“My God, my God why have you forsaken me,” it begins, the words Jesus will later quote from the Cross. It’s a prayer from someone desperate for the world to look different. It’s a prayer from someone who feels alone. It’s a prayer from someone who wonders if things will ever get any better.  Ultimately, even on Good Friday, it’s a prayer of lament, a prayer of a person who both begs for God to act and trusts that God will show up and make a difference.

When the darkness rages, it’s always the Psalms. When the earth cries out in pain and anger, it is the Psalms that help me find a way to offer that anger back to God. When the sighs are too deep for words it is the Psalms that help me find a voice. When our lives lead us to demand, “How long, O Lord”, it is the prayers of the Psalms that remind me that the question isn’t a betrayal of faith in God but a testimony to it.

It is the Psalms because the Psalms are the best resource I know to remind me that what happens to the world matters greatly to God.

There’s a strand of Christianity that tries to teach us that the point of the Christian life is to escape the world. Such a view was declared inconsistent with the Gospel by the early church, but heresies have a way of sticking around.

You can’t really reconcile the idea that God doesn’t care about the world with the Bible. Genesis 1 tells us that upon seeing the world God had made, God called it very good. The most famous verse in all of the Bible is John 3:16, which says the the gift of Jesus comes to us because, in fact, “God so loved the world”. The promised new Creation of Revelation contains the hope of no more tears and no more pain, because God actually cares about what you and I experience and grieves our pain. When we mourn, God mourns. That’s part of what it means to love, after all.

This is one of those foundational beliefs that shapes how we live, how we work and how we pray. It’s impossible to pray Your Kingdom, Your Will Be Done and live out a faith that avoids the pain of the world. You can’t live in faithfulness to the God who loves people and ignore the injustices that damage and destroy people that God loves and Christ died for. To love God is to love the world that God loves.

The Psalms both teach and show us how to be in relationship with a God who is not silent. Again and again the Psalms teach us how to pray in the conviction that we do not make our way in the world alone. We are not agents of transformation working by ourselves to make the world look the way God intended. The underlying belief of the Psalms, and the Bible as a whole, is that we are not striving against injustice on our own, but are fighting the good fight in partnership with the God who will not sit on the sidelines.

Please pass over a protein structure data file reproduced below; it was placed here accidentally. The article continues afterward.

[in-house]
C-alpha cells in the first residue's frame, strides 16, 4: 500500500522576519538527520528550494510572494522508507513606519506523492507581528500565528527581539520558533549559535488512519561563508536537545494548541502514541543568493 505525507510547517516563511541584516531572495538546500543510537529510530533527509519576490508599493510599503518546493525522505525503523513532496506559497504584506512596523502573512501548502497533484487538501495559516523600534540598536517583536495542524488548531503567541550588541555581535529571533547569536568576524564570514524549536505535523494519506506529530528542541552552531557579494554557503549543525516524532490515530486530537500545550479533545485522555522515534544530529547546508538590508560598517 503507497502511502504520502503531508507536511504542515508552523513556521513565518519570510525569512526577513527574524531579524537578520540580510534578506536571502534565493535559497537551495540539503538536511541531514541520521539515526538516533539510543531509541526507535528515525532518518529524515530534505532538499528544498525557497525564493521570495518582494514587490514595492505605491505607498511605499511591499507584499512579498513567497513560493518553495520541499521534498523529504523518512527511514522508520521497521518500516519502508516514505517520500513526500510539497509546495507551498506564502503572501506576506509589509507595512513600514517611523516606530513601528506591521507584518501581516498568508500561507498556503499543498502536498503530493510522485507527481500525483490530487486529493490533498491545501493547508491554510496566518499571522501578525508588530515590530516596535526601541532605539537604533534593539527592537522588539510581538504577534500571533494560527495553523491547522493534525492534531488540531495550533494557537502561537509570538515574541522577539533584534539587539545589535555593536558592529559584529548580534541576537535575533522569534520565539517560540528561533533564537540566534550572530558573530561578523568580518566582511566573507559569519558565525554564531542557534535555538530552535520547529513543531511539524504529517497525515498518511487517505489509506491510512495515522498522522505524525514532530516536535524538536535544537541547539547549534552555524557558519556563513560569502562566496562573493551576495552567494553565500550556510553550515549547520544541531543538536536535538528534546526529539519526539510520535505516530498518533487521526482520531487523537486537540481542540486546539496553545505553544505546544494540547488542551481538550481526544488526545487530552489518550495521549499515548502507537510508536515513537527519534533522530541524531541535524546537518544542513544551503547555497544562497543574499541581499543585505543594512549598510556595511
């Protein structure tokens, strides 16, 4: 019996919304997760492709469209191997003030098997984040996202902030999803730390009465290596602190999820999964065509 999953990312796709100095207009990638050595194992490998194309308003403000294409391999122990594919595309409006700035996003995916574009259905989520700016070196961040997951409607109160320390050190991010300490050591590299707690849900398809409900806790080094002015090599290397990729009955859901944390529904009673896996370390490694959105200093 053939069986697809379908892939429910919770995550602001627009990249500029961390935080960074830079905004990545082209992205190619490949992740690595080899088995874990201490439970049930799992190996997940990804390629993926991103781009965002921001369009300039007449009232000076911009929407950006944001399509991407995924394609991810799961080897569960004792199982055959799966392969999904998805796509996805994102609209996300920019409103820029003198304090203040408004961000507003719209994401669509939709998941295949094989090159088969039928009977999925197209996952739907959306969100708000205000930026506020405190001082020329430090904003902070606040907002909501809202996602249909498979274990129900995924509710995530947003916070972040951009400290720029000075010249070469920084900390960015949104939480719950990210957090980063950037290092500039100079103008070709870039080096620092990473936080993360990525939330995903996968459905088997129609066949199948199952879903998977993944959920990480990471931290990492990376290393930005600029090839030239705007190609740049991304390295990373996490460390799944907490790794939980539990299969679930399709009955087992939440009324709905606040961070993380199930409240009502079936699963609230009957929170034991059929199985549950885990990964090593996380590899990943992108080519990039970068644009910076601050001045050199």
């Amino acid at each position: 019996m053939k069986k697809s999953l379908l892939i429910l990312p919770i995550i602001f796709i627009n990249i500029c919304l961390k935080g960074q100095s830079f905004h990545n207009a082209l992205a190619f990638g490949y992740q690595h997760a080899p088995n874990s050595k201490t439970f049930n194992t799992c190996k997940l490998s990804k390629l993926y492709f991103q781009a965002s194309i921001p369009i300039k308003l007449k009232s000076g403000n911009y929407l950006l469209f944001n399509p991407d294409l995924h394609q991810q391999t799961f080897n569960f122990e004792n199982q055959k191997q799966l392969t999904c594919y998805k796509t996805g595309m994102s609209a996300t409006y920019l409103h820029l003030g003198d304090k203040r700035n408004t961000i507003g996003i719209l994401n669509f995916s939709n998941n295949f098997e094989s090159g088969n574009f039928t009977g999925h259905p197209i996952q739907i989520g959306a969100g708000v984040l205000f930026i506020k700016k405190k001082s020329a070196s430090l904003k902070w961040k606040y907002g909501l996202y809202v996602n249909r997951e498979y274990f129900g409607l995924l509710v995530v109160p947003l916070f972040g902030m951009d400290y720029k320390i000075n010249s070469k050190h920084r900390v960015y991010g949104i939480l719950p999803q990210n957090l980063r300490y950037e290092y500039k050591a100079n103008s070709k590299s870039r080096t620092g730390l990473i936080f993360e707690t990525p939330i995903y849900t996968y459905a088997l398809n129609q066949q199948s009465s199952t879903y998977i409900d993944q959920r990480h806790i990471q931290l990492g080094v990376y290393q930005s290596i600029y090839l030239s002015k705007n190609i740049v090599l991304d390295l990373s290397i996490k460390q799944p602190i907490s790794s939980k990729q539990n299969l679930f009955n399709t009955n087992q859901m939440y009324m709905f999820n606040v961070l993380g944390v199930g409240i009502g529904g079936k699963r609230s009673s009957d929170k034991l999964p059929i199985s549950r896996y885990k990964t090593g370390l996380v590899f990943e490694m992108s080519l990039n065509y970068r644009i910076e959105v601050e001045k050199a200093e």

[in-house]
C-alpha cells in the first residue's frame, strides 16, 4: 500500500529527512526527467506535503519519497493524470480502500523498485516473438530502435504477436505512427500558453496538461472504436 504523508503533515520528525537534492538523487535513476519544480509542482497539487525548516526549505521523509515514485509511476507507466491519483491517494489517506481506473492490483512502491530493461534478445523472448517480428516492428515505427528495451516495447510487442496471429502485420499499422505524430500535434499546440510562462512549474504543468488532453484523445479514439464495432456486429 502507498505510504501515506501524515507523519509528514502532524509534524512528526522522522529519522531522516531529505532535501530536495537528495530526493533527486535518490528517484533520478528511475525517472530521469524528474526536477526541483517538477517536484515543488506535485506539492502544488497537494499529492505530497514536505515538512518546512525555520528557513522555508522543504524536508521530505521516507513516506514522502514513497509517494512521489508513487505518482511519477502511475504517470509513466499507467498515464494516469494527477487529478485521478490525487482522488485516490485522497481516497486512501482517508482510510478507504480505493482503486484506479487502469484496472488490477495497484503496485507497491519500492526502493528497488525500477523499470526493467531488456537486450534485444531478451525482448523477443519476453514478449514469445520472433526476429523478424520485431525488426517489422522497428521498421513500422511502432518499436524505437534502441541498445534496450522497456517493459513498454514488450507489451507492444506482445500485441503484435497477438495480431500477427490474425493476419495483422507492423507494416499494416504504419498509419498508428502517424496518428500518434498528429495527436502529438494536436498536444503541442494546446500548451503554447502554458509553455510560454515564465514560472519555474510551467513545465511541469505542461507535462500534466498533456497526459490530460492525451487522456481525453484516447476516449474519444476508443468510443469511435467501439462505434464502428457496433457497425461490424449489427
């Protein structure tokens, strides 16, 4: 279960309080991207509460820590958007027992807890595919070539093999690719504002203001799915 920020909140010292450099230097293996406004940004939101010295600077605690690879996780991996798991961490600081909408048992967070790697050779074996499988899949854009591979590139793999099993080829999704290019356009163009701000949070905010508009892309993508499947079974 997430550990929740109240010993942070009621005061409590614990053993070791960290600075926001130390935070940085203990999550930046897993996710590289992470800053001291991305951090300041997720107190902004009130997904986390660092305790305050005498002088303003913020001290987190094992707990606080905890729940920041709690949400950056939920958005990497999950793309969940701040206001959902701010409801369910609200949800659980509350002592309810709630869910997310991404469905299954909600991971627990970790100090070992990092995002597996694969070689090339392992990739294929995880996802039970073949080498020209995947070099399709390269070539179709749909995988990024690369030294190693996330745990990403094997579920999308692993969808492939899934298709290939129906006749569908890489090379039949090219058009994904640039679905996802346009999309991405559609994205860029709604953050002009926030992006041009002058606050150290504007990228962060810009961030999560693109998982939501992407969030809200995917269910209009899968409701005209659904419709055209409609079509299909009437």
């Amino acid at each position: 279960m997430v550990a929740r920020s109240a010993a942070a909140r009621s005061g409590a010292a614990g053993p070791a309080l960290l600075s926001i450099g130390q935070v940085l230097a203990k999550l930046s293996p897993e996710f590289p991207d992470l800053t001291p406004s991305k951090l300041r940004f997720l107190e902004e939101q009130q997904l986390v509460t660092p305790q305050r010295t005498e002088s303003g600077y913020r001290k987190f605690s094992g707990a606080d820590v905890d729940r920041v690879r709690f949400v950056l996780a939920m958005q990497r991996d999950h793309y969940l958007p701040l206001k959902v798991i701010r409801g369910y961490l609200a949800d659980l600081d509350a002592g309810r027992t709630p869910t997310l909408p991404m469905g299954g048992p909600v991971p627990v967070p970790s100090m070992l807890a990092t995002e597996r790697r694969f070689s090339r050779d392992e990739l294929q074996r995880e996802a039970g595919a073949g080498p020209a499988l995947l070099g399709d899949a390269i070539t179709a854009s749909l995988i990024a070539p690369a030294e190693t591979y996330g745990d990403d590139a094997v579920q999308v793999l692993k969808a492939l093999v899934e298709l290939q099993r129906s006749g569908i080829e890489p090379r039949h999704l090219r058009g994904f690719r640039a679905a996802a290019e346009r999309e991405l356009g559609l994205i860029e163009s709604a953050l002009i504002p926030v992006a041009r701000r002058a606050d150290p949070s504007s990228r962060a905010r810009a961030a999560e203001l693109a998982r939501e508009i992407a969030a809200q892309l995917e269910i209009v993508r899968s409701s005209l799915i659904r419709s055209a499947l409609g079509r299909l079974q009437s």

Consider the words of Psalm 31, which I received, appropriately enough, on Saturday.  “Praise be the Lord, for he showed me the wonders of his love when I was in a city under siege.” Bible in one hand, screen in the other you might say.

We should stamp Psalm 33 on our doorposts, words we need to shout as loud as we can when we want to give up, promises we need to hold on to when evil never seems to stop and hate-fueled violence appears as the inevitable outcome of a world gone mad. “The Lord foils the plans of the nations, he thwarts the purposes of the peoples. But the plans of the Lord stand firm forever, the purposes of his heart through all generations.”

The message of the Bible is that God will not be deterred. From Genesis to Revelation we read how God is working to unite the entire human family. The distinctions and differences that we hold on to are the things that no longer define people in God’s new creation. The walls are being torn down and God will not rest until everyone is together at the table.

So keep working for God’s justice. Don’t give up on the Beloved Community. This is the heart of God. And God will not be deterred.
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This Week is Our Week

When I first began in ministry, I felt the need to make sure that my congregations knew how important it was to enter into the full drama of Holy Week.  I made a big, and likely annoying point, every year – that we couldn’t go straight from Palm Sunday to Easter. Instead, if our Sundays were to be filled with light, we had to experience the darkness during the week – lowlighted by the betrayal of Holy Thursday and the death of Good Friday.

I almost rejoiced in encouraging, maybe guilting is a better word, all of us to take our liturgical medicine.  It was for good reason, because for far too long we Protestants have struggled to proclaim a faith that speaks to our whole lives.  To put a theological word on it – we’ve struggled with Incarnation.  We know how to sing the Hosannas and to triumphantly proclaim that the Lord is Risen, but we have a much harder time finding our words when life calls for confession and the world’s events demand lamentation.